Redistricting! It’s not just for wonks.
Here’s why it really matters — and why the 2018 election will have a major impact on the election cycles to come:
Voters this fall will install 30 governors and more than 800 legislators that will be responsible for redrawing voting districts in three years — which will have a major impact in each and every state in the country, according to the National Conference of State Legislatures.
And for a select handful of states (flashing in that nifty graphic above as projected by the NSCL), their projected major population gain (or loss) means that they are gaining (or losing) representation in Congress — and Electoral College votes.
The redistricting process happens every decade. And the people involved with that process, in many cases, local legislators (some states use appointed commissions) will be the ones involved in drawing the lines — and many governors will have the power of veto to nix or approve those redrawn districts.
This will make the already complicated — and political — process even more contentious.
The 2010 cycle’s redistricting process was insanely political, with Republicans who had made huge gains in the tea party wave controlling much of the process. This time around, Democrats are hoping to have more sway over the new district lines, the NSCL’s redistricting expert Wendy Underhill told me this week.
Organizations like the National Democratic Redistricting Committee, helmed by Eric Holder and backed by former President Barack Obama, say they want to confront the gerrymandering inherent in the process.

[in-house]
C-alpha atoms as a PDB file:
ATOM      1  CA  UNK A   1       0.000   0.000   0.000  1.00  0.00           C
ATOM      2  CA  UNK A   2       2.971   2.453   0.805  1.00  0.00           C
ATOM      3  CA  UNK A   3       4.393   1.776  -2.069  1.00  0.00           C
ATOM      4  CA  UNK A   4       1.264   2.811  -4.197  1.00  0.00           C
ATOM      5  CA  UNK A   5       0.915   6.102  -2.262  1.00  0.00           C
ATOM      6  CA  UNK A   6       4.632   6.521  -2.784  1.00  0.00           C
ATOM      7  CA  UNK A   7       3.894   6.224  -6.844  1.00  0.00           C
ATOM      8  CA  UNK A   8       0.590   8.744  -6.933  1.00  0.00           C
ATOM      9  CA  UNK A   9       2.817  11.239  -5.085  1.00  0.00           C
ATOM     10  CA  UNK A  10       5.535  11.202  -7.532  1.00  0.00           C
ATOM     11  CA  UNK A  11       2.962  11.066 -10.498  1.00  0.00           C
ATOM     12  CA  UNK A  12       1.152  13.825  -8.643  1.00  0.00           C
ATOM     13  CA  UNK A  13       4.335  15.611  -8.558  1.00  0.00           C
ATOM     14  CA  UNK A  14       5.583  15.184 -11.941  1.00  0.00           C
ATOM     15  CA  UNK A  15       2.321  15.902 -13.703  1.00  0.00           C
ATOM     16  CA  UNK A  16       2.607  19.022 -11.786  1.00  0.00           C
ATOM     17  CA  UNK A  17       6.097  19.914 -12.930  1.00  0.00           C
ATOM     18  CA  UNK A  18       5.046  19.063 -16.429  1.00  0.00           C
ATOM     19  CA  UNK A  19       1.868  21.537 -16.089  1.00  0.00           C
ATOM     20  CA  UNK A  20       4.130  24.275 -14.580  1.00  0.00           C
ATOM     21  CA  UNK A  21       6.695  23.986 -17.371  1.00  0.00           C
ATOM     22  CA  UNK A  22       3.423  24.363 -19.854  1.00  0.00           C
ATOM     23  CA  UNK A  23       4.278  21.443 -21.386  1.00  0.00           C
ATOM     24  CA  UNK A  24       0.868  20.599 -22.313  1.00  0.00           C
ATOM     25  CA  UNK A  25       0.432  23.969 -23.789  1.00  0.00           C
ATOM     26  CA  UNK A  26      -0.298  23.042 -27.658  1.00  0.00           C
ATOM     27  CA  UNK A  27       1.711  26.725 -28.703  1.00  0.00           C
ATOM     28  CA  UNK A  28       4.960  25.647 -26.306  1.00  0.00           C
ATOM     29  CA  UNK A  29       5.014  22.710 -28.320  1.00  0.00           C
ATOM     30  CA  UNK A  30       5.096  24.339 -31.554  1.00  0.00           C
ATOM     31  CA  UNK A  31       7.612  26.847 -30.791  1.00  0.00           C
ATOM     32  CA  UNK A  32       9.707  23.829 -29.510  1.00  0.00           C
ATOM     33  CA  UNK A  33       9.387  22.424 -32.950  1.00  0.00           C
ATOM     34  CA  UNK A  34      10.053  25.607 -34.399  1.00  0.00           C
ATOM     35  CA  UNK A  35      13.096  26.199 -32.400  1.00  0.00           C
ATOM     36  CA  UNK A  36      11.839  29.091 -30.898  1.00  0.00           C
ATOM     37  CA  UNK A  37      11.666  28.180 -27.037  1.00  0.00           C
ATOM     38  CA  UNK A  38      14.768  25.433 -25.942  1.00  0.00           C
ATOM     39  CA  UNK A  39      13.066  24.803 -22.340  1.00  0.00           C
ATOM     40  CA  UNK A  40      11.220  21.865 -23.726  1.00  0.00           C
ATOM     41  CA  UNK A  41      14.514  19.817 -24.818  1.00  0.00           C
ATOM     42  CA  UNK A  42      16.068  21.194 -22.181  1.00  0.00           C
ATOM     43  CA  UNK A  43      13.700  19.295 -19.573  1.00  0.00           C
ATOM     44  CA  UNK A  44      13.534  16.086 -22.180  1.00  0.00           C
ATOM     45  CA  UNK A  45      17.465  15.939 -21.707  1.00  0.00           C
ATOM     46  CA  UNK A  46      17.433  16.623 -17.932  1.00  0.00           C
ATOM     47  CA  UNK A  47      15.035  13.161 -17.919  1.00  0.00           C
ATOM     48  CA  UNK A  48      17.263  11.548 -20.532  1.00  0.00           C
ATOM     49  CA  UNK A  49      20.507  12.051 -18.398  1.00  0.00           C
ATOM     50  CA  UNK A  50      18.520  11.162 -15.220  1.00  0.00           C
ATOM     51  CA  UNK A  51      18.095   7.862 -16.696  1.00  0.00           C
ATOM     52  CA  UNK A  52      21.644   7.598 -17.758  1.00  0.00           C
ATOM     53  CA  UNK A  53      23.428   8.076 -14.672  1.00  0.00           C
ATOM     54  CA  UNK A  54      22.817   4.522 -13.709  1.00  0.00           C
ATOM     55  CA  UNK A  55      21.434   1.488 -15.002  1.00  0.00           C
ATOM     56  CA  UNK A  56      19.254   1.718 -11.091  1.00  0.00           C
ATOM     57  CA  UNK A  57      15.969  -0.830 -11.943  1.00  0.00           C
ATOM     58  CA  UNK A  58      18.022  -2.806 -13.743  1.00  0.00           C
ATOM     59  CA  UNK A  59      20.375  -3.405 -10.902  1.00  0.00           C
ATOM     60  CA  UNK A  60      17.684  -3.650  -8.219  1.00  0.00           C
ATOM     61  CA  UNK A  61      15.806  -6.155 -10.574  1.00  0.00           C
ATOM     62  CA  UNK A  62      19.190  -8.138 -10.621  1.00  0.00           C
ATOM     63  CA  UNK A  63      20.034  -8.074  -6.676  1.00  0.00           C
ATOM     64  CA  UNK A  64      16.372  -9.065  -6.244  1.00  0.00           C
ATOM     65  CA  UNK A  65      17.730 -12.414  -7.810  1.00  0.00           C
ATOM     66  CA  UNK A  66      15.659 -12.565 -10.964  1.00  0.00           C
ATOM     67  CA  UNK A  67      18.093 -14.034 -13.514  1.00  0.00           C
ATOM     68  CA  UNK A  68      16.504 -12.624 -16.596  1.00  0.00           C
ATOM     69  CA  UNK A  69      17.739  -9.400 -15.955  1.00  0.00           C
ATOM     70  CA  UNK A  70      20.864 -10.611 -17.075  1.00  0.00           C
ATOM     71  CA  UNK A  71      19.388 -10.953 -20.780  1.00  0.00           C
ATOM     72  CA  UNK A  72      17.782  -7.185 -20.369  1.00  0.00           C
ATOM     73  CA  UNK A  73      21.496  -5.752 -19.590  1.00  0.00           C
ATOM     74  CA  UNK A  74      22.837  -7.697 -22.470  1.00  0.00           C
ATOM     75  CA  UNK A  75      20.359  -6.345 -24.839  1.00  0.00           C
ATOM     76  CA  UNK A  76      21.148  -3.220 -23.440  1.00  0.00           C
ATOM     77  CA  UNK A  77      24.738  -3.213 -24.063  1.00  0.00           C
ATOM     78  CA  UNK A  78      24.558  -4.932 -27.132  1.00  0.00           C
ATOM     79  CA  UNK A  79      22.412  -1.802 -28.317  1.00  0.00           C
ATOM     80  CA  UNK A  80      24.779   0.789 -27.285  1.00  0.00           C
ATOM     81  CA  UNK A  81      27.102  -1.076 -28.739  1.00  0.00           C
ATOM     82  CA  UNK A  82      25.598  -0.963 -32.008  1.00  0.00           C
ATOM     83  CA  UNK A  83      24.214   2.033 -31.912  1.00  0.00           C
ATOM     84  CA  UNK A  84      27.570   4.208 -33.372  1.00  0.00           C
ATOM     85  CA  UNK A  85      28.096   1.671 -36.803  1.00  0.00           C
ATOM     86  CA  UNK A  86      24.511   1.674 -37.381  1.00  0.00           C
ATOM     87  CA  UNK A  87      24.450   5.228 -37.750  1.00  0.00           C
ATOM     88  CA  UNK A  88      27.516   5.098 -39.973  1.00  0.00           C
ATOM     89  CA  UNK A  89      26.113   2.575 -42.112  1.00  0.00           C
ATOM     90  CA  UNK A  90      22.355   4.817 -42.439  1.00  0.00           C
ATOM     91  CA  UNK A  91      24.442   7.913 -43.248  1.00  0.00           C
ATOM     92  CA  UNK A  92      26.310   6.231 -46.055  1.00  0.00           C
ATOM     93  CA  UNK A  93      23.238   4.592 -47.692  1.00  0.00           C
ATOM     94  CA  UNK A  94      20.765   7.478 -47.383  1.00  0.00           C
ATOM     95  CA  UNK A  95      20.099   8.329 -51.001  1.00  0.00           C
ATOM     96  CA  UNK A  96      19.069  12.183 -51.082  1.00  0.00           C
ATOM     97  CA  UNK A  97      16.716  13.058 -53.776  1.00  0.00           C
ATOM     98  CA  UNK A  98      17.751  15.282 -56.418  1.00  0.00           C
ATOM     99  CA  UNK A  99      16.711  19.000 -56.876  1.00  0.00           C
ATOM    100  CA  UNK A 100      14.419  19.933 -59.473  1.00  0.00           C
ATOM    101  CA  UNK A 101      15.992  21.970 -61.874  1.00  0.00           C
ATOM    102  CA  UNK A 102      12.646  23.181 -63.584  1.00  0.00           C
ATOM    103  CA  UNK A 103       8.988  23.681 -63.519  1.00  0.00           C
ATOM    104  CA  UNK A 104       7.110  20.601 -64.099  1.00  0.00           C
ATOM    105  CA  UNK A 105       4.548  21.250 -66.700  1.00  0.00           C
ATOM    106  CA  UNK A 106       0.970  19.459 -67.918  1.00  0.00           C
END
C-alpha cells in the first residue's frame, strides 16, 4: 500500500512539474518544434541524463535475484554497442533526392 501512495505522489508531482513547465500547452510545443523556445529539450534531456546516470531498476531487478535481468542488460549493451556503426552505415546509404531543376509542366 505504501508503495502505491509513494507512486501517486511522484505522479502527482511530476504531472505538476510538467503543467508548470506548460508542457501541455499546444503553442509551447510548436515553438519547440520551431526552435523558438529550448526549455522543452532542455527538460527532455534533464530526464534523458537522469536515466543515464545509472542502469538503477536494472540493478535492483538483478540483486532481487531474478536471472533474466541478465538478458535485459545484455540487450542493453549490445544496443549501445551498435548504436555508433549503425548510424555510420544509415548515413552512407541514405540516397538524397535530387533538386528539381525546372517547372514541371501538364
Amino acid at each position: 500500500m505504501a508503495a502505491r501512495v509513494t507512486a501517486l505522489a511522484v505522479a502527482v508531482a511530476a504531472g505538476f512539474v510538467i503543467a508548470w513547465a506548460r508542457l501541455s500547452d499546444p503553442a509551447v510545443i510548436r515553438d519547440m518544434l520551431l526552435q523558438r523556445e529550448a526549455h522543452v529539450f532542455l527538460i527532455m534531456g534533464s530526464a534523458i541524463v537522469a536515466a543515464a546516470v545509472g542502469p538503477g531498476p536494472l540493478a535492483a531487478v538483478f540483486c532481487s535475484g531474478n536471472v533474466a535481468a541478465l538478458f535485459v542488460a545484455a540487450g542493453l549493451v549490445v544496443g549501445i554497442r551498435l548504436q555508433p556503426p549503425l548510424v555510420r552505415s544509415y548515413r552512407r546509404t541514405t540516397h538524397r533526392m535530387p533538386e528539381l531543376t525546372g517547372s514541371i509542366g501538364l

“Proponents of these measures are wishing to have a less political process. Whether they get that with their process remains to be seen,” Underhill said.
Here are some major 2018 races we’re watching in those states expected to gain (or lose) Electoral College votes after 2020:
Key governors races: (all would have veto power over their state’s redrawn district lines)
- Oregon (+1 vote) has a close race between Democratic Gov. Kate Brown and Republican challenger Knute Buehler
- Florida (+2 votes) Democrat Andrew Gillum is facing GOP Rep. Ron DeSantis for the open governor’s seat.
- Ohio (-1 vote) between Democrat Richard Cordray and Republican Mike DeWine.
- Michigan (-1 vote) has an open race for governor between Democrat Gretchen Whitmer and Republican Bill Schuette.
Key state House races:
- Michigan, (-1 vote) is home to where Democrats are hoping to break the Republican trifecta (where one party controls both chambers of the House and Senate and the Governor’s office). Republicans currently have a 63-47 majority in the state House — Democrats need to flip nine seats to take the House.
Key state Senate races:
- New York (-1 vote) currently has an evenly split Senate of 31 Republicans and 31 Democrats. Could a Democratic wave turn the longtime-red Senate blue?
- Florida (+2 votes) has Democrats hoping to flip five seats to gain a majority.
- Colorado (+1 vote) has Democrats vying to break the slim Republican majority in the Senate. Should they win back the Senate by flipping one Republican seat, retain control of the House (which is expected) and win the governor’s office, they will re-capture their trifecta lost in 2014.
- Minnesota (+1 vote) has only one State senate race on the ballot this year. It’s also the only seat Democrats would need to win to gain control of the Senate.